ACLU Texas Demands Info on County Agreements with ICE

The ACLU of Texas wants details from some county sheriffs about their agreements to allow local deputies to act as federal immigration officers. Photo: Kaybe70/GettyImages

The ACLU of Texas wants details from some county sheriffs about their agreements to allow local deputies to act as federal immigration officers. Photo: Kaybe70/GettyImages

by Mark Richardson

HOUSTON – The American Civil Liberties Union is confronting a number of Texas counties that have entered into law-enforcement agreements with federal immigration officials.

The ACLU of Texas has filed Public Information Act requests with seven county sheriffs’ offices, asking for details of their 287(g) agreements made with U.S. Immigration and Customs Enforcement, or ICE.

Astrid Dominguez, a policy strategist with the ACLU of Texas, says the agreements empower local officers to act as immigration agents on behalf of the federal agency.

“The 287(g) program is an agreement that the sheriff’s department enters with Immigration and Customs Enforcement to deputize sheriffs’ deputies as ICE agents,” she explains. “So, our sheriffs are going to be doing ICE’s job at the jail.”

She says the program goes beyond Secure Communities agreements, in which local sheriffs notify ICE when undocumented people in jail are scheduled for release. The Obama Administration halted that program in 2014, but it was revived by President Donald Trump.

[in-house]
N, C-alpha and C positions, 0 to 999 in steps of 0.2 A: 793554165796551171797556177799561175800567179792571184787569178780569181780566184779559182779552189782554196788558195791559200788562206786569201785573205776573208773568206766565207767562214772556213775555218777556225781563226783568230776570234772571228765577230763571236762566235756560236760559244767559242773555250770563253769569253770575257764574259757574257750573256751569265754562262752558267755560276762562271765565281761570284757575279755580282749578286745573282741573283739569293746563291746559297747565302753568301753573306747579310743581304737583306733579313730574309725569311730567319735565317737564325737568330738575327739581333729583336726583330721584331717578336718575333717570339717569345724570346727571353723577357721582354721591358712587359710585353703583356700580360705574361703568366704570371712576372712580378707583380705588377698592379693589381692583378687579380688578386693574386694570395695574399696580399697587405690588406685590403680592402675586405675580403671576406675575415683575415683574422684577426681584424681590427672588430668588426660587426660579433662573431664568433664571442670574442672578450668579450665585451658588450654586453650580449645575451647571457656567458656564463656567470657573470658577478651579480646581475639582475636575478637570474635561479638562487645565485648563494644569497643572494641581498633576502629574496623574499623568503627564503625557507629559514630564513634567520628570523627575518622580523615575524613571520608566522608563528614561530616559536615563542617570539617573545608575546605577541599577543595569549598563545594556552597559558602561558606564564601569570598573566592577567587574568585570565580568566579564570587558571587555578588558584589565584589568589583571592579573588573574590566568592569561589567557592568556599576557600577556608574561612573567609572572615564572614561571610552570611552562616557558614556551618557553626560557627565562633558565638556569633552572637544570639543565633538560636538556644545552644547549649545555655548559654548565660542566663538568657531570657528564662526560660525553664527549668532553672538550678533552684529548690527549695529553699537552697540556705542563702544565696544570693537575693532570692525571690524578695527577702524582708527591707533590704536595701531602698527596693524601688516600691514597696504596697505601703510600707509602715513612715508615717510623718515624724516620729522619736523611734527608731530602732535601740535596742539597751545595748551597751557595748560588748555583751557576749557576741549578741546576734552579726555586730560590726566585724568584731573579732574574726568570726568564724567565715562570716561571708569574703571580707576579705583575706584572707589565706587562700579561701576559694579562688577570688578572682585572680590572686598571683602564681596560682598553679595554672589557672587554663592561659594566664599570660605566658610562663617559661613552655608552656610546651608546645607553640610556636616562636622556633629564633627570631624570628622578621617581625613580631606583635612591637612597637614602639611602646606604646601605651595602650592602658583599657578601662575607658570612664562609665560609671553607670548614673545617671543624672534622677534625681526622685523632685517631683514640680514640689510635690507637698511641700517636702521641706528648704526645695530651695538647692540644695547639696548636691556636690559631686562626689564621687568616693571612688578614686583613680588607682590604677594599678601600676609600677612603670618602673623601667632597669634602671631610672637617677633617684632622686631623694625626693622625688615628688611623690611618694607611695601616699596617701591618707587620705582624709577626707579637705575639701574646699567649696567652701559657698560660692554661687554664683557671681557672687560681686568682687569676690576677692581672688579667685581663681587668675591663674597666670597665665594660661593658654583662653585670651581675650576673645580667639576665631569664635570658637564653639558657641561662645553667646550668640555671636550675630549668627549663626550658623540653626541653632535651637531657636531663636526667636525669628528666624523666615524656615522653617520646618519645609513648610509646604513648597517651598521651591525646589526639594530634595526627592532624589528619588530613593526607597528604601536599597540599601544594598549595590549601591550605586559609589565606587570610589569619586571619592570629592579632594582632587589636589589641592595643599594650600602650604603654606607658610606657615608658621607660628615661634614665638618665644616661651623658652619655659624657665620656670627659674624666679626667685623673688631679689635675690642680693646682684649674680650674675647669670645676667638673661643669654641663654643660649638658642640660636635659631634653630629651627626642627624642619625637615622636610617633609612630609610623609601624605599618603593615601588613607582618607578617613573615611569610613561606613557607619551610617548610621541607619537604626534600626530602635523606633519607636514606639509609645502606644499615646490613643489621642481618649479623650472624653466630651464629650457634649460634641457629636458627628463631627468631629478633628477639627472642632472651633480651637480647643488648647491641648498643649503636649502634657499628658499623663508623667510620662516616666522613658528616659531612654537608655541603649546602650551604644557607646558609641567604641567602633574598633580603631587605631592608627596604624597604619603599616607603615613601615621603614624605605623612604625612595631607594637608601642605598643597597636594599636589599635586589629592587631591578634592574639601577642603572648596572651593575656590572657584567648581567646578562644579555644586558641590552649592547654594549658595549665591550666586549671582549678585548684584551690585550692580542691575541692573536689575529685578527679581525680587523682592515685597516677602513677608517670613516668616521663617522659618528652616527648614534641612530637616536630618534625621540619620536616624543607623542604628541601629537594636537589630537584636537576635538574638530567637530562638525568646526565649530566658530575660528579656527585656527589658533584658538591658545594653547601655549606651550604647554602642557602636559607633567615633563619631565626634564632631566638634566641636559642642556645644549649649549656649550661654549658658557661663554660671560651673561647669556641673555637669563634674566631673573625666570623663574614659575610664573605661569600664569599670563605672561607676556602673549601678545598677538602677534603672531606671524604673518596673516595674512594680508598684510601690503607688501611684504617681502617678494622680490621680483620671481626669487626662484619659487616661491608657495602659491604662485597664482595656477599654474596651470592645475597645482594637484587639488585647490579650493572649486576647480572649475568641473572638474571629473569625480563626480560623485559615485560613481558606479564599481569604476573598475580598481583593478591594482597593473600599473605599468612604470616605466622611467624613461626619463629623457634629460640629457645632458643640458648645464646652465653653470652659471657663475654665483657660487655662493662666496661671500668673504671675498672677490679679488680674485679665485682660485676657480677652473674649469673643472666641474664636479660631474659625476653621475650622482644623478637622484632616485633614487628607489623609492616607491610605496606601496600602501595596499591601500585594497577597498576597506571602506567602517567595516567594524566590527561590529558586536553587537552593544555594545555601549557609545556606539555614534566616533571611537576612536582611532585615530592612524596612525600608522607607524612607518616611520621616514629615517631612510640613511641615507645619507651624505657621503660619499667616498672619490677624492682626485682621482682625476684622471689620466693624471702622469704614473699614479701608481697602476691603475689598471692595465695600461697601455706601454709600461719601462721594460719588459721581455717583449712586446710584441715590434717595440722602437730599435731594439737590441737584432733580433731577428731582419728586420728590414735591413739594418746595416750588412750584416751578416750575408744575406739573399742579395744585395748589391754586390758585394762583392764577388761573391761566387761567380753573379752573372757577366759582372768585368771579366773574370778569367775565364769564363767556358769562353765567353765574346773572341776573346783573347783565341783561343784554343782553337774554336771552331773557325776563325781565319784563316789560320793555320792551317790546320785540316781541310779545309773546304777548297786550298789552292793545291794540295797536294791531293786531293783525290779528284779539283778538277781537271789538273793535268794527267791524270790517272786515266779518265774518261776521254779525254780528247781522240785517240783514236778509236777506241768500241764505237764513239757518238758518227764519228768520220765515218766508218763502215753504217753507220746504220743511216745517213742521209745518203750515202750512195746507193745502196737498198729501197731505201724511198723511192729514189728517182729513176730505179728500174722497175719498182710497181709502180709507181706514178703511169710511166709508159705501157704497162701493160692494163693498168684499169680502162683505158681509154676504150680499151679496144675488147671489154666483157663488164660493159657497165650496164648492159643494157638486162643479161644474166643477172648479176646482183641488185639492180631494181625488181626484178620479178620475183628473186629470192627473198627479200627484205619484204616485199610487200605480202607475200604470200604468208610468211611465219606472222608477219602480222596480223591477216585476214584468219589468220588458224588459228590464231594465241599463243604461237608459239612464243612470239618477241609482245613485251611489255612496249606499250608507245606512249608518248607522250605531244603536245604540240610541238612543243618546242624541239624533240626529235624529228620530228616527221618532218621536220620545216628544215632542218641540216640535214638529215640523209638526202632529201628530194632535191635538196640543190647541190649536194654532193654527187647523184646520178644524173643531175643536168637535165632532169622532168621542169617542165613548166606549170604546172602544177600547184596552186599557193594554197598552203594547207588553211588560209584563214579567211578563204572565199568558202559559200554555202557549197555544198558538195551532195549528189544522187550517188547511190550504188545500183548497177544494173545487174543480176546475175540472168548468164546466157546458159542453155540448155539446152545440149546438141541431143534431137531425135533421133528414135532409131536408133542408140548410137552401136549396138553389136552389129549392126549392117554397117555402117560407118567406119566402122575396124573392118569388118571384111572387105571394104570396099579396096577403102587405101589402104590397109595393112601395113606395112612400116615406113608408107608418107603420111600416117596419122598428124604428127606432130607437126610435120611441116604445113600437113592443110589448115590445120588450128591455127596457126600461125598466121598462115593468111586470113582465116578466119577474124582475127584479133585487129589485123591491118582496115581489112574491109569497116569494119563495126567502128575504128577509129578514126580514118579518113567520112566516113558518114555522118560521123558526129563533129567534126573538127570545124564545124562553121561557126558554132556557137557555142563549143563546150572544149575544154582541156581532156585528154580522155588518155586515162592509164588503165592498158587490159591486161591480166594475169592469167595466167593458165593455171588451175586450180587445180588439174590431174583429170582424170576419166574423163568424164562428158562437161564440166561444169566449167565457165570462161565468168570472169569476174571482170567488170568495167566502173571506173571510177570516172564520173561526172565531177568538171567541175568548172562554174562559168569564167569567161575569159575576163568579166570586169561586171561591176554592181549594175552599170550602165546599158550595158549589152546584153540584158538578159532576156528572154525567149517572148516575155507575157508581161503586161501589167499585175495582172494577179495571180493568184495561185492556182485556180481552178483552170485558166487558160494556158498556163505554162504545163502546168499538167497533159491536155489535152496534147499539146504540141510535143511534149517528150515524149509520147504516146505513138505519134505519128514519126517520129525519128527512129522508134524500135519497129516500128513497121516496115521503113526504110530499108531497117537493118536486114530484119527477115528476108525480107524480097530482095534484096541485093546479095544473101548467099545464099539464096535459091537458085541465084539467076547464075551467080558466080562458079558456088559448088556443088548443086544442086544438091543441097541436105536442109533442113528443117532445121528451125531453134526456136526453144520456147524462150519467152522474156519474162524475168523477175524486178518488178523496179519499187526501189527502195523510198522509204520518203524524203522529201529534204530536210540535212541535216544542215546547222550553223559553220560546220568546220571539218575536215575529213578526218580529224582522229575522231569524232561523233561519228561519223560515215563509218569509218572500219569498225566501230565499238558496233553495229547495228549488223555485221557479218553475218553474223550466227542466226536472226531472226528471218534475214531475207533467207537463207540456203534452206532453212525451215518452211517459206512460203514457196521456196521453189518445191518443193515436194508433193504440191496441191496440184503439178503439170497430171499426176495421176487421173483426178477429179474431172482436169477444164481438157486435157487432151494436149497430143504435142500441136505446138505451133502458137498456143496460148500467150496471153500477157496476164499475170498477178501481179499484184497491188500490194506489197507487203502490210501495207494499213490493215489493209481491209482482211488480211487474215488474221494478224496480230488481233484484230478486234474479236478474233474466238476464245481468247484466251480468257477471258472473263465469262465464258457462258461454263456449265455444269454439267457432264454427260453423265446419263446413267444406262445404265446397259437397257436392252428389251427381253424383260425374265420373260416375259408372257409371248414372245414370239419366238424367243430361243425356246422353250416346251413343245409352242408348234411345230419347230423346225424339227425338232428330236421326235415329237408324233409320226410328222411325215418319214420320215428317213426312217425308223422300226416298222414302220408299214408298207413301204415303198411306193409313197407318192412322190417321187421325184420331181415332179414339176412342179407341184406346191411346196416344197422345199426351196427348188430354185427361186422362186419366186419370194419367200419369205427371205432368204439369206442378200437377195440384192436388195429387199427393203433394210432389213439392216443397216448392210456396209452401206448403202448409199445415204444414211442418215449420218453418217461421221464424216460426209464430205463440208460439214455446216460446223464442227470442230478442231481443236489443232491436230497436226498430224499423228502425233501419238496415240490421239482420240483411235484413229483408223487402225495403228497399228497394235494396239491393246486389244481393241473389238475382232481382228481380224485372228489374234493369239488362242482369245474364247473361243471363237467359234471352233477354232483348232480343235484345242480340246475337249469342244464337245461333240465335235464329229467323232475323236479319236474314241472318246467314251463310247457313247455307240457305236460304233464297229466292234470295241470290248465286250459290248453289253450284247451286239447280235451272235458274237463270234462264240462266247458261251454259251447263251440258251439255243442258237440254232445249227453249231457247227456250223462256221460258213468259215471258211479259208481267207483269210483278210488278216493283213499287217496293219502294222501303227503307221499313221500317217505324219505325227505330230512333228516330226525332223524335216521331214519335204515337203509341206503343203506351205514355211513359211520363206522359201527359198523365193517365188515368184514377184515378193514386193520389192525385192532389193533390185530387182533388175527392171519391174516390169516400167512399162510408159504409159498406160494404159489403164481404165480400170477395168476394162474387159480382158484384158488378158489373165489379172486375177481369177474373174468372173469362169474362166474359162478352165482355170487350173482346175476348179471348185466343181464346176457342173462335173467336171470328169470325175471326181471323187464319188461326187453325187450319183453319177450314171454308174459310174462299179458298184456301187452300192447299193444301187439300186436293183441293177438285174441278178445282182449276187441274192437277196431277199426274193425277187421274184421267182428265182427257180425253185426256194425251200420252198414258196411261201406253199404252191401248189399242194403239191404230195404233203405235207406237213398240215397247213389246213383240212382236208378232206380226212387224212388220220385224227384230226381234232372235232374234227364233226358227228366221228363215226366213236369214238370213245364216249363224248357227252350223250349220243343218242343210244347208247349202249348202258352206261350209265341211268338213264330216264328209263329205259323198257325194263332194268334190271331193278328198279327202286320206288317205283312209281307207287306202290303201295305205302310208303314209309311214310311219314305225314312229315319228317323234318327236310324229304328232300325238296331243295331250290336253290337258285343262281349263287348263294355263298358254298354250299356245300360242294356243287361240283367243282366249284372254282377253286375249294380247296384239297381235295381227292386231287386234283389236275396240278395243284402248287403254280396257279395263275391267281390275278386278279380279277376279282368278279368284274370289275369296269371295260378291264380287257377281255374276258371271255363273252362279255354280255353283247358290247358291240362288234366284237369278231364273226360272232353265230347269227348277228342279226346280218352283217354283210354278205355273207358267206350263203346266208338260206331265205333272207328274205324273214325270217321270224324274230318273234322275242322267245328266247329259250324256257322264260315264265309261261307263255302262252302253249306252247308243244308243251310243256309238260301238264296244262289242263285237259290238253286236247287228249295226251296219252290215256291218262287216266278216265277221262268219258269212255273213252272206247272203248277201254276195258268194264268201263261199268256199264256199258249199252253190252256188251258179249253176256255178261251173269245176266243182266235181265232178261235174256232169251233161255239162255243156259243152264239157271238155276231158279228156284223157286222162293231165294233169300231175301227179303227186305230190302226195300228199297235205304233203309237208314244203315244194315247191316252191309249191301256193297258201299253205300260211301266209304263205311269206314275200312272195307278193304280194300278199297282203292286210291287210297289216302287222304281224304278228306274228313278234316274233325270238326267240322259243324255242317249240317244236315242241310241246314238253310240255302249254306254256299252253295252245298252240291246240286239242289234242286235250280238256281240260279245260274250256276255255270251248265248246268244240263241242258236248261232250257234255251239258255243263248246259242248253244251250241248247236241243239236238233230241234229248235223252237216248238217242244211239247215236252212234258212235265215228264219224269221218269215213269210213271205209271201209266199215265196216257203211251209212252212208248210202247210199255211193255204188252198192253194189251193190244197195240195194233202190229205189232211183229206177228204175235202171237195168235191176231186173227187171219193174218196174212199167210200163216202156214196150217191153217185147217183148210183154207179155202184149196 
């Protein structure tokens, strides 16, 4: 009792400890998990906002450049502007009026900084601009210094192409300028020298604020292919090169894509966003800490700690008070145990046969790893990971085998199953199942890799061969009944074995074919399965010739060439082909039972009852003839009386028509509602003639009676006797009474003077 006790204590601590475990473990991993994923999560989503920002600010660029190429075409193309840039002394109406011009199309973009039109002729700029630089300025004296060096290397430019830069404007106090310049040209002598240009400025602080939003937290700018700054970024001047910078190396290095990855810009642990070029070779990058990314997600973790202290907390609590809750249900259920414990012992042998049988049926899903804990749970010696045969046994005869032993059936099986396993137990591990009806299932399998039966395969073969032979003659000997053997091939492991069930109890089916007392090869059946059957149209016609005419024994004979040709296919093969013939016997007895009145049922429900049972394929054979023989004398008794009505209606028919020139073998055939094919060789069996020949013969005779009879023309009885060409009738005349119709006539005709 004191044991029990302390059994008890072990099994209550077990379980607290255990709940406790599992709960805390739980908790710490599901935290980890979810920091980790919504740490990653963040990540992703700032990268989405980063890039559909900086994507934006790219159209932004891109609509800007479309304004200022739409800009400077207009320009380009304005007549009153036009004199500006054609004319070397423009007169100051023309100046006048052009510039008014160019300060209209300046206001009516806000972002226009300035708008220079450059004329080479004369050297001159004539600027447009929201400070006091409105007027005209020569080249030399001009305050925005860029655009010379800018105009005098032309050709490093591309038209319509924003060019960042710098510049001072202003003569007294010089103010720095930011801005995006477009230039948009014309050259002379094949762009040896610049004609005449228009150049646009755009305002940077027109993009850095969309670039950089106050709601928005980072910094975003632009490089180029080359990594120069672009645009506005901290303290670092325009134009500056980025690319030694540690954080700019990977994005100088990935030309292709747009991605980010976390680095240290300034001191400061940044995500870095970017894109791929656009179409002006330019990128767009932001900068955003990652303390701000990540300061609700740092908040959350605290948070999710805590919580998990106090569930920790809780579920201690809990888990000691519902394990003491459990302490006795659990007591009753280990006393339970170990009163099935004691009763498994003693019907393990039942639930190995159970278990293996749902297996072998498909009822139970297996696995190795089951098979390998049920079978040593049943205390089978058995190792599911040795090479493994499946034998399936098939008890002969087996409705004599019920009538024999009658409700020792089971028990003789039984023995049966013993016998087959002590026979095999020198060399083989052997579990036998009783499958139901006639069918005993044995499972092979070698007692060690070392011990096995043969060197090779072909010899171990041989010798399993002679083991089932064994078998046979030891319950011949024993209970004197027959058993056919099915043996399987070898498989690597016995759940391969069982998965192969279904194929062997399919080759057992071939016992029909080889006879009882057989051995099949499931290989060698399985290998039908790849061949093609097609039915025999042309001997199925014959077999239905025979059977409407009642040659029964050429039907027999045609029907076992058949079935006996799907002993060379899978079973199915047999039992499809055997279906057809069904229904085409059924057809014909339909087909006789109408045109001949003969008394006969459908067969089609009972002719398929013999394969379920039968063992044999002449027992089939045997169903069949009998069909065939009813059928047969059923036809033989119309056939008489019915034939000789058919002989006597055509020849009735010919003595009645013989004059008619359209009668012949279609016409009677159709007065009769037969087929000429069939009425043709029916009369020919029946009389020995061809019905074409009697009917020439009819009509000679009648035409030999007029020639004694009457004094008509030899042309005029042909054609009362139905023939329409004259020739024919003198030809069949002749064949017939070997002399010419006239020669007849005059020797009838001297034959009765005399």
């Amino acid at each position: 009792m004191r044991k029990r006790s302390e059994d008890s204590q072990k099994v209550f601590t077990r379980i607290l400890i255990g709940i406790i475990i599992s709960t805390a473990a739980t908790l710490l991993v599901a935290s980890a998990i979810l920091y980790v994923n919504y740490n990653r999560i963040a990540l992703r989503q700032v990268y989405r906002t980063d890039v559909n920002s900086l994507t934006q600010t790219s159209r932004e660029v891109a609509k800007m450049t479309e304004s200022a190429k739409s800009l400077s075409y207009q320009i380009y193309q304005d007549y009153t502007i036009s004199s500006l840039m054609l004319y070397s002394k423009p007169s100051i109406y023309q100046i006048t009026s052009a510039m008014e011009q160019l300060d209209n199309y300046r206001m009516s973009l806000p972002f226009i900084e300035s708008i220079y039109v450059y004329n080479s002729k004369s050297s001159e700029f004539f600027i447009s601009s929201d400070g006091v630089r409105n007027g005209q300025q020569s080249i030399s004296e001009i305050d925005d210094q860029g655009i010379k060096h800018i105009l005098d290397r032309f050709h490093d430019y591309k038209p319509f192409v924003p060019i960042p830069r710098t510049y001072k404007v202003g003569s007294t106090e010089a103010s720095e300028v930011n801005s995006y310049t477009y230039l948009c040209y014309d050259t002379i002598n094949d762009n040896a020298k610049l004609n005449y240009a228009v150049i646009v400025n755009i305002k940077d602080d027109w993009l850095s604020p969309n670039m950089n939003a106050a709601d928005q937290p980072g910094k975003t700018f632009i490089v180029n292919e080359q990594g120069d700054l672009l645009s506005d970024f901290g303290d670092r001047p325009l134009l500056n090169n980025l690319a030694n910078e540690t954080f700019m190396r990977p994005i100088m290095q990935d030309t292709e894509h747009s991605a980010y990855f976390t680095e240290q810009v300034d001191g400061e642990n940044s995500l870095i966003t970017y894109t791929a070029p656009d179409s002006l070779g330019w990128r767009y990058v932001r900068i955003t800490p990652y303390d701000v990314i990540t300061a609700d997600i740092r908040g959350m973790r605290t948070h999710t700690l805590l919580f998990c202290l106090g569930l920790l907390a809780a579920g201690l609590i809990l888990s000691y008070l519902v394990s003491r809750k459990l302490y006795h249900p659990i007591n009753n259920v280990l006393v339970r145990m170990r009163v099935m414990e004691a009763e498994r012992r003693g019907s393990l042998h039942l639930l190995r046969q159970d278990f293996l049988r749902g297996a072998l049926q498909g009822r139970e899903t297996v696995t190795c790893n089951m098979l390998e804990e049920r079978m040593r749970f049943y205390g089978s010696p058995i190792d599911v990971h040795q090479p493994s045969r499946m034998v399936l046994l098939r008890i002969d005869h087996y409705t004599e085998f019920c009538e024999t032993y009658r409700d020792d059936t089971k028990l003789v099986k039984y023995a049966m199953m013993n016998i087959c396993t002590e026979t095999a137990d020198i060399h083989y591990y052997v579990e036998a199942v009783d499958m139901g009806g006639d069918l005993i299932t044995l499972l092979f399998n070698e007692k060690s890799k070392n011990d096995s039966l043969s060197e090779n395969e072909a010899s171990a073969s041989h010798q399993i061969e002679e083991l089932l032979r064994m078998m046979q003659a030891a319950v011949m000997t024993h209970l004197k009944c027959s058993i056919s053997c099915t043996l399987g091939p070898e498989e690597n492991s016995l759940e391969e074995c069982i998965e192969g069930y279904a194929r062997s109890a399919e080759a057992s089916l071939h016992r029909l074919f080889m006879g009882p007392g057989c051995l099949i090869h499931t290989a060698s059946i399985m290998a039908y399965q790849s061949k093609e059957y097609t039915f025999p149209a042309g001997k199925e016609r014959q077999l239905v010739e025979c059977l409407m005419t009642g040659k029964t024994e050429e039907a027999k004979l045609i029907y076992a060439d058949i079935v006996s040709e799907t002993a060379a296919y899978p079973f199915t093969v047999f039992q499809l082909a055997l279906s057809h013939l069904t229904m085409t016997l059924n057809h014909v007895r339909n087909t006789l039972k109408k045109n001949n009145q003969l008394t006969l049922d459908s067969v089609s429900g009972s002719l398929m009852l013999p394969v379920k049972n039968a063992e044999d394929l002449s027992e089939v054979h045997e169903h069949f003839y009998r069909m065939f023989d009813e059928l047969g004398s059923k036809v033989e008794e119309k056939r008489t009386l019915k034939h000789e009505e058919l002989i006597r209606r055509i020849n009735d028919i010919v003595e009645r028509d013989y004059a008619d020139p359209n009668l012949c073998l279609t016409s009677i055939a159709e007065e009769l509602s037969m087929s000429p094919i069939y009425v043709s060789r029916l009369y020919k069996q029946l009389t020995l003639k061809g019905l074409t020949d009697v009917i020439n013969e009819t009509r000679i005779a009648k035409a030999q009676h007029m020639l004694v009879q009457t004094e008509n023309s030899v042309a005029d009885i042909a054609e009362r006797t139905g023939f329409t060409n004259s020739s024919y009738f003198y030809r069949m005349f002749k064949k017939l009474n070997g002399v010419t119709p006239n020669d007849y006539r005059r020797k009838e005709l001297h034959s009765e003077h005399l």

The request seeks 287(g) records from Burnet, Kendall, Nueces, Potter, Rockwall, Terrell and Williamson counties.

Dominguez contends the program drains critical funds from local law-enforcement agencies.

“We’re diverting resources from our deputies’ mission, which is to protect and serve our communities, to do immigration,” she adds. “This is at a cost to the taxpayer because ICE only pays for the training, but they’re not paying for that agent’s salary. So, that’s coming out of our pockets.”

She adds many of these agreements are being executed out of the public eye.

“It can’t happen in closed-door meetings with the community not having access,” she says. “We need to know why the sheriffs want to do this, we need to know the conversations they’re having, and we want to know why the sheriffs think this is a good idea for their communities.”

Dominguez says other concerns are that the 287(g) agreements compromise public safety, lead to racial profiling, and erode trust between immigrant communities and law enforcement.

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